A couple who suffered extensive burns after they were caught in the 2008 Tea Fire above Montecito is suing the owners of the property where the fire started.
Lance and Carla Hoffman received approval from the Santa Barbara Superior Court this week to continue their lawsuit against the Tea Garden owners for property negligence prior to the fire. The blaze, which occurred in November of 2008, ignited when a group of ten individuals allegedly trespassed on the Tea Garden property — part of a 350-acre estate in the Santa Ynez Mountain foothills — and then abandoned a bonfire without completely extinguishing the flames.In addition to causing personal injury, the fire burned through 1,940 acres in Montecito and Santa Barbara, destroying over 200 structures and causing millions of dollars in damages.
On Monday, Judge Colleen Sterne overruled property owner Mary K. Robinson’s objections against claims of public and private nuisance, negligence and premise liability. According to the Hoffman’s attorney David Nye, both Hoffmans spent two months in a medically induced coma after they were caught in the fire.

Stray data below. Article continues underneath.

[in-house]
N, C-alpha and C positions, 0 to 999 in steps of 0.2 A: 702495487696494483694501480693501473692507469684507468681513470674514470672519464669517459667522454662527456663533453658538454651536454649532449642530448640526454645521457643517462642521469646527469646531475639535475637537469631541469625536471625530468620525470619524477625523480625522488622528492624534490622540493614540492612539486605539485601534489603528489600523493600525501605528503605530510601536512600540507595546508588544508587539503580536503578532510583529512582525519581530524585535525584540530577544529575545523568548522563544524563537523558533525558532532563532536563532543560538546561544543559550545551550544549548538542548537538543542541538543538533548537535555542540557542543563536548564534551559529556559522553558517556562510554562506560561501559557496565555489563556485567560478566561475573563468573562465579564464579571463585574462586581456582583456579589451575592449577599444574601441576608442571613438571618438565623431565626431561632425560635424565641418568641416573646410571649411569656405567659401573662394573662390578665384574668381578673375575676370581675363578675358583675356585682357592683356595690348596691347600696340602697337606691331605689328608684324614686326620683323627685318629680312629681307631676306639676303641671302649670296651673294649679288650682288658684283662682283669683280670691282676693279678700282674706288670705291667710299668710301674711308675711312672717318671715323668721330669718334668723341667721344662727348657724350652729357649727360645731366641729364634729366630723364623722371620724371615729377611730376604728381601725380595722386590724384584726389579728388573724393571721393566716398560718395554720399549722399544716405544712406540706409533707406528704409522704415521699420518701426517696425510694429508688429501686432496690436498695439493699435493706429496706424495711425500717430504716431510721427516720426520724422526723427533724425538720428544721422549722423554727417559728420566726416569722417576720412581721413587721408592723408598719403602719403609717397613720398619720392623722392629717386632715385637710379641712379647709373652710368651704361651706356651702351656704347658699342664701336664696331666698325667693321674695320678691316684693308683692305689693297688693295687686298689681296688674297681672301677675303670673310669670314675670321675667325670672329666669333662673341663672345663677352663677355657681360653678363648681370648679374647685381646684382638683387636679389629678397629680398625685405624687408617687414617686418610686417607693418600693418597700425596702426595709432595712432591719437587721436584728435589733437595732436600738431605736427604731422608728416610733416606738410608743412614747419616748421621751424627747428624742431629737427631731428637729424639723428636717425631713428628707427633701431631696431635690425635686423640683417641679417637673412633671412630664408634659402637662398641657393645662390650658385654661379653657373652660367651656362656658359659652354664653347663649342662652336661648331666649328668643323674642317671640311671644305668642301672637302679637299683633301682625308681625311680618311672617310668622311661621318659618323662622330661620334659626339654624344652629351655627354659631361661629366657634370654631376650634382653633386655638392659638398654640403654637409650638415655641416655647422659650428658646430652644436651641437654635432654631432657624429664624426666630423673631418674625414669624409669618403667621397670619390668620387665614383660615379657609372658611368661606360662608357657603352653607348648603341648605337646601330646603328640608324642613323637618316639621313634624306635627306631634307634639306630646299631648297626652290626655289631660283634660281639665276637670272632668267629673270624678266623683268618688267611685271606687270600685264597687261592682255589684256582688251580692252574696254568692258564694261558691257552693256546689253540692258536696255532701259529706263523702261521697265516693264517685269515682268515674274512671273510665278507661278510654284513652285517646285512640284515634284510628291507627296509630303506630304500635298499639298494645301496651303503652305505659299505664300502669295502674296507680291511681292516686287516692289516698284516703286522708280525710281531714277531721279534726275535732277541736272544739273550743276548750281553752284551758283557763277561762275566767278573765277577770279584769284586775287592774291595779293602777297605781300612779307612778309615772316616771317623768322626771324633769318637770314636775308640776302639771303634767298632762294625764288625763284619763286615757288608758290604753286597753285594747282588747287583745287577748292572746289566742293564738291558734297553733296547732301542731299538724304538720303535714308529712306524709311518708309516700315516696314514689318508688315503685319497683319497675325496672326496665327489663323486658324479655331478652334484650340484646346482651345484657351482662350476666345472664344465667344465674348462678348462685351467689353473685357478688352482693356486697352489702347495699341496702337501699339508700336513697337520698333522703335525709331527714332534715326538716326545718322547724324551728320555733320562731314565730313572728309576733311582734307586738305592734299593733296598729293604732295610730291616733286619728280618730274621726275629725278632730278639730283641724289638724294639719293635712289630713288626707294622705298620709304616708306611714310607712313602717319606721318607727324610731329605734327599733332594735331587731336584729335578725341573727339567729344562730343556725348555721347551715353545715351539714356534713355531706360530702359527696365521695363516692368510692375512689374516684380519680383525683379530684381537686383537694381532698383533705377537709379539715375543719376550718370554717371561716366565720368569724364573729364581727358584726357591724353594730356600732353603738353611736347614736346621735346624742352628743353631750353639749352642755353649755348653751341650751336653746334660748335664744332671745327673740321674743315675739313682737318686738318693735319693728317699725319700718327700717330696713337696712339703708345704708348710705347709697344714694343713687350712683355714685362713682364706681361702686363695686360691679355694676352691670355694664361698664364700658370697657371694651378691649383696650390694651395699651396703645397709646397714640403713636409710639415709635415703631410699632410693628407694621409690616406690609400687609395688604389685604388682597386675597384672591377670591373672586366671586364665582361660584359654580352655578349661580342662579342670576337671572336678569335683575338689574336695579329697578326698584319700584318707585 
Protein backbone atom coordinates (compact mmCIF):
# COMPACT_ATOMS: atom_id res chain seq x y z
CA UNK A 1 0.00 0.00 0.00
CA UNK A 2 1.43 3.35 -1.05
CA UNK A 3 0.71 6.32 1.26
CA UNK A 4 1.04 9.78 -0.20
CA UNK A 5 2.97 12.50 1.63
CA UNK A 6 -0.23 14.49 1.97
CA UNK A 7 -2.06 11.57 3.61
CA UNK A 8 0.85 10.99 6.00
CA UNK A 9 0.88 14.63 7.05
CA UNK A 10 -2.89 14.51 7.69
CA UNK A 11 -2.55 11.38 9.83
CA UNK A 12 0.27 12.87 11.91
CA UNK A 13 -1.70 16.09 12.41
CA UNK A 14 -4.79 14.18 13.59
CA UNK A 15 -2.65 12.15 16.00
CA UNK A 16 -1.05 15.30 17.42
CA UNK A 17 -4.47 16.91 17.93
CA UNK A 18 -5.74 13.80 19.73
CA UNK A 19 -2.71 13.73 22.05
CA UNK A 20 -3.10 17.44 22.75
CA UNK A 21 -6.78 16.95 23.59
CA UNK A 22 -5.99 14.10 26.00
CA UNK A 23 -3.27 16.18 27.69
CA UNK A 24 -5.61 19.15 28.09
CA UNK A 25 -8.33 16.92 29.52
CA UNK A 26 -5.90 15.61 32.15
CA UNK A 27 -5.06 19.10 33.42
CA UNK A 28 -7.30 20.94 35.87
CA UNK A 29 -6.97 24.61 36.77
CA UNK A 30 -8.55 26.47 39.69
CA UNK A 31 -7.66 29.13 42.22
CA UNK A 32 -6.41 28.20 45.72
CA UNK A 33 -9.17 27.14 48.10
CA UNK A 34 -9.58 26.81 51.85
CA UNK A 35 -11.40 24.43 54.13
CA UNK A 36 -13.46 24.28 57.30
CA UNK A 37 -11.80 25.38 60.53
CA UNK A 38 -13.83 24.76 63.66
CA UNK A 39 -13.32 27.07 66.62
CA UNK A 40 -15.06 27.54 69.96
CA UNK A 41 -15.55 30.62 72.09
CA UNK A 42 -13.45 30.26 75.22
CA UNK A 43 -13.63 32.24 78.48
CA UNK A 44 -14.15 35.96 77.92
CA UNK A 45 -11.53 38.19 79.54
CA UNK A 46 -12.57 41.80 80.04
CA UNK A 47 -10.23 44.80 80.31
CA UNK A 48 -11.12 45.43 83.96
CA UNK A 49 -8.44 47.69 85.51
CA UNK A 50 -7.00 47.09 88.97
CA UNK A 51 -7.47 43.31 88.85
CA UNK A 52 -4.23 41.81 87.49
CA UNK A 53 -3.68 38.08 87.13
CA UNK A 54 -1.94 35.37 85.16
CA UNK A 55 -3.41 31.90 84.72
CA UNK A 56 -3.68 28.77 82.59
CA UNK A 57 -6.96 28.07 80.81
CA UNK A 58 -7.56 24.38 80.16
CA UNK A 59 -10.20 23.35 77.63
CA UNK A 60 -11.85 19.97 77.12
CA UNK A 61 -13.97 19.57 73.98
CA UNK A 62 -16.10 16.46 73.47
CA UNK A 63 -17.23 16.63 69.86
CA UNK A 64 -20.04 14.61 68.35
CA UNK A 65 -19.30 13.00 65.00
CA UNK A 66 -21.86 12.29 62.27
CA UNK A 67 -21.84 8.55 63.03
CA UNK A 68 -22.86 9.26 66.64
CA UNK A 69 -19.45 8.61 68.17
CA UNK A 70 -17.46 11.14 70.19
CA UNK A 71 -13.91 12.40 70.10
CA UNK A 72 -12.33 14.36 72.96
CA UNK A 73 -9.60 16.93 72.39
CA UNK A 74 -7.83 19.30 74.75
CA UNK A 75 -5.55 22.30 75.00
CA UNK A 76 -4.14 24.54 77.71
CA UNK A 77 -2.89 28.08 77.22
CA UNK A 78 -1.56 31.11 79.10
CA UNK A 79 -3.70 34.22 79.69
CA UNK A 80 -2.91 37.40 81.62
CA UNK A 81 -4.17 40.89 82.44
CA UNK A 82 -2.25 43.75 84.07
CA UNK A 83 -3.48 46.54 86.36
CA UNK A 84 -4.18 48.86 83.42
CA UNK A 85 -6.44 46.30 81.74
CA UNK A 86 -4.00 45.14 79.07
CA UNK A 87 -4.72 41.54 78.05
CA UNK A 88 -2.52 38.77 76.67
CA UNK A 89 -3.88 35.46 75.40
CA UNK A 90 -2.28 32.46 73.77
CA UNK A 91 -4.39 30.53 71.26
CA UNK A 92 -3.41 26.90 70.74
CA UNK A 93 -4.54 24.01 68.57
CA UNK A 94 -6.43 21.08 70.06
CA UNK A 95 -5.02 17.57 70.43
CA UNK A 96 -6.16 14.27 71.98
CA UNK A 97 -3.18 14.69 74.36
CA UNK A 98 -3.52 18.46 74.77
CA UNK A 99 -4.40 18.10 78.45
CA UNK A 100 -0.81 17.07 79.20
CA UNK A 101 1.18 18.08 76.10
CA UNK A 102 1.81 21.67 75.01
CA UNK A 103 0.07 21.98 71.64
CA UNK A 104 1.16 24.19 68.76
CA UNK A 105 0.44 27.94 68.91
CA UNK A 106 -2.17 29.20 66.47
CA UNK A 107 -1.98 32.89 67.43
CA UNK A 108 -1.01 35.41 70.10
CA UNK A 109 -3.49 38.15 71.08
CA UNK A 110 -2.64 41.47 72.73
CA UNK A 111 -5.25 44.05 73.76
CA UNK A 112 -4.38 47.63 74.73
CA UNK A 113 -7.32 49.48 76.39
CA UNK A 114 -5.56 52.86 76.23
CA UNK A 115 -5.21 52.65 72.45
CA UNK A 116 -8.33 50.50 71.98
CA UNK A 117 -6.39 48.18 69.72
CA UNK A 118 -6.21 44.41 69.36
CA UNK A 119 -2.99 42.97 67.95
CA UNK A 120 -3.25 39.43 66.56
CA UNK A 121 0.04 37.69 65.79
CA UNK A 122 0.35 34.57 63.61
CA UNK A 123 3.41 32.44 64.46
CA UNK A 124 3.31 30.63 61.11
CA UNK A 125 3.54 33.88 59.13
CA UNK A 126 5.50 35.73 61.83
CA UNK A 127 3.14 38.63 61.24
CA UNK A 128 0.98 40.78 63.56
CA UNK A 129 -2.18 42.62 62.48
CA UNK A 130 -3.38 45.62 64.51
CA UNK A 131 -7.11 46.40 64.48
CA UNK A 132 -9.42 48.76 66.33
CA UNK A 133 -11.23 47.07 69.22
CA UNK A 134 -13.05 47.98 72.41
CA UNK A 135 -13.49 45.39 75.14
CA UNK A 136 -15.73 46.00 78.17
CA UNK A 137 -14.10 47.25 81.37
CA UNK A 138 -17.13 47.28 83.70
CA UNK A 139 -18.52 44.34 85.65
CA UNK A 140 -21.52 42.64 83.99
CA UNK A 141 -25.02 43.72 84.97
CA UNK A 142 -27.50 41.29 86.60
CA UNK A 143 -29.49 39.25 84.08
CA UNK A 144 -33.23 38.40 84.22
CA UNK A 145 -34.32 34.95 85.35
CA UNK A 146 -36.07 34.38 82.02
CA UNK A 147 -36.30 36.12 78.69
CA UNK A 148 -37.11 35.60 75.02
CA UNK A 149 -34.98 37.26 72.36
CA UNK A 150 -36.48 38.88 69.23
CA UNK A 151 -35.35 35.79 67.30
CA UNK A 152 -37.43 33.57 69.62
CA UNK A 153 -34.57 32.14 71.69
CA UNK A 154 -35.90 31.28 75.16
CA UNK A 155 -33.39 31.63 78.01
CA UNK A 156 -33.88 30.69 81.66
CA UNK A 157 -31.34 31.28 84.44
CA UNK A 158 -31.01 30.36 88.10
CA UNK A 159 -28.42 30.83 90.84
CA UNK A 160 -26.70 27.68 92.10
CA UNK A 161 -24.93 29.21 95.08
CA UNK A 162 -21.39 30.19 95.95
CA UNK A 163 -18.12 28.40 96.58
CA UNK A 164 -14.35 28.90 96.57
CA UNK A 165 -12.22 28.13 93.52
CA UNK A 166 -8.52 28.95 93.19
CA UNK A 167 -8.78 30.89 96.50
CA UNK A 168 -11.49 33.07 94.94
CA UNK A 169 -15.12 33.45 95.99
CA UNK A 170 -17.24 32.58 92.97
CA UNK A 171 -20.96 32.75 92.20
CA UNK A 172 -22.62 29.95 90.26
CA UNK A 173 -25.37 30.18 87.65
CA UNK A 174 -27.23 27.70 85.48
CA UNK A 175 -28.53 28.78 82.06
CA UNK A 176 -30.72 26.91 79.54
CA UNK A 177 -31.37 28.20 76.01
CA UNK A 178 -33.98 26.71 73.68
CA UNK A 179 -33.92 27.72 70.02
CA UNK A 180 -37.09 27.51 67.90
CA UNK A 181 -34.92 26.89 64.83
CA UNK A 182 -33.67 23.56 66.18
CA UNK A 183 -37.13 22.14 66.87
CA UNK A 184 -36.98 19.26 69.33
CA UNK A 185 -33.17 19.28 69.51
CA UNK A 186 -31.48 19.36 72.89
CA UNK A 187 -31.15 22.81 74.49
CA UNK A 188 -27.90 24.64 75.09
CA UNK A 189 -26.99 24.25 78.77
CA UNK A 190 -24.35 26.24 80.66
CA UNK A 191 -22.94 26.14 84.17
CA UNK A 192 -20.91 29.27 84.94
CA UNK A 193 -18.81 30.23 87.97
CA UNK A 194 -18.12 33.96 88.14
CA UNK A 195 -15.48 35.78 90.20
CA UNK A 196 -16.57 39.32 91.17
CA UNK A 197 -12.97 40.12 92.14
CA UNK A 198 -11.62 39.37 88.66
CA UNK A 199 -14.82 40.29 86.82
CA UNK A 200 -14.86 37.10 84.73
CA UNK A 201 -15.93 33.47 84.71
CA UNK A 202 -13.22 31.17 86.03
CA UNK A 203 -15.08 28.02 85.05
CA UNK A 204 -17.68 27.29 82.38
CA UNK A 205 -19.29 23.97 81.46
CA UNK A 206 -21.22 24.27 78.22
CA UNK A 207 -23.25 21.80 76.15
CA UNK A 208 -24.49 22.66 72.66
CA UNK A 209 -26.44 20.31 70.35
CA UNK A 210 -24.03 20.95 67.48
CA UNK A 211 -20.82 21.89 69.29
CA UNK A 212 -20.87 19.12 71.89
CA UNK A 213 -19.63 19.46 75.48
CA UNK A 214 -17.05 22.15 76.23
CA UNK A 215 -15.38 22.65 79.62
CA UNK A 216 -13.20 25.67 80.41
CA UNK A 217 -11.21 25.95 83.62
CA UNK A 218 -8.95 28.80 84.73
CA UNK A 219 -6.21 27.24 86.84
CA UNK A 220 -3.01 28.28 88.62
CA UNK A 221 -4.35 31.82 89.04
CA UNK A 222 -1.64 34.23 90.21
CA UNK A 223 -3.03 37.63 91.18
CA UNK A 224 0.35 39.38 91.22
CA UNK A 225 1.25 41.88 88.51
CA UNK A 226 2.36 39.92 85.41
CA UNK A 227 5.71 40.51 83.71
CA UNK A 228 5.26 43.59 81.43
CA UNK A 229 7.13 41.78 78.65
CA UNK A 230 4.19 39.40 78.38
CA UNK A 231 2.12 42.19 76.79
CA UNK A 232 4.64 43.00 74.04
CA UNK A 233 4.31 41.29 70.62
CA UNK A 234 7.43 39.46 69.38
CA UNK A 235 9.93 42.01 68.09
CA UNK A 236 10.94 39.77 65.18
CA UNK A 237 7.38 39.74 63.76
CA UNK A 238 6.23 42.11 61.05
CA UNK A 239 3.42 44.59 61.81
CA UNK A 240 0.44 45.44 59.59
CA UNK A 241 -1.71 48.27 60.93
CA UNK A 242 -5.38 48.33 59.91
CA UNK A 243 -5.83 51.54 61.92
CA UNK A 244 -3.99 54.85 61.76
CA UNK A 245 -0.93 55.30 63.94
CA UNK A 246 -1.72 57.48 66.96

“Each has undergone over 100 surgeries and are each facing quite a few more surgeries and procedures in their future,” Nye said. “The emotional trauma has been equally horrific. They are extremely traumatized and will most likely be in counseling for years.”
According to Nye, the property owners did not take adequate measures to protect their land from unauthorized use.
“The public nuisance charge means that the public as a whole has suffered consequences as a result of the property being used for countless recreational activities,” Nye said. “The property owners did not properly secure the property and take steps to keep trespassers off.”
The prosecution’s court claims list the medical costs to deal with the couple’s injuries at over $5 million. Montecito Fire Dept.’s Public Information Officer Geri Ventura said the department created a fund alongside the Santa Barbara Bank & Trust to assist the Hoffmans with their medical expenses.
“The Hoffmans were the most injured in terms of significant injuries as a result of the fire,” Ventura said. “We received much contact from the public asking what they could do to help and we were very happy to assist.”
The couple is also filing claims against the individuals allegedly responsible for starting the fire.
“The civil suits are still in the middle of litigation and from my knowledge they currently have found eight of ten students held responsible,” Nye said.
Nye said the couple is pursuing charges in the hopes of setting a future legal precedent for landholders.
“They primarily want the property owner to take proper steps so this does not happen to anyone else,” Nye said. “Secondly, they want the students involved to take responsibility for their actions. The motivating factor here is not finance — it is having people do the right things.”
The court will reconvene to consider the case on June 13.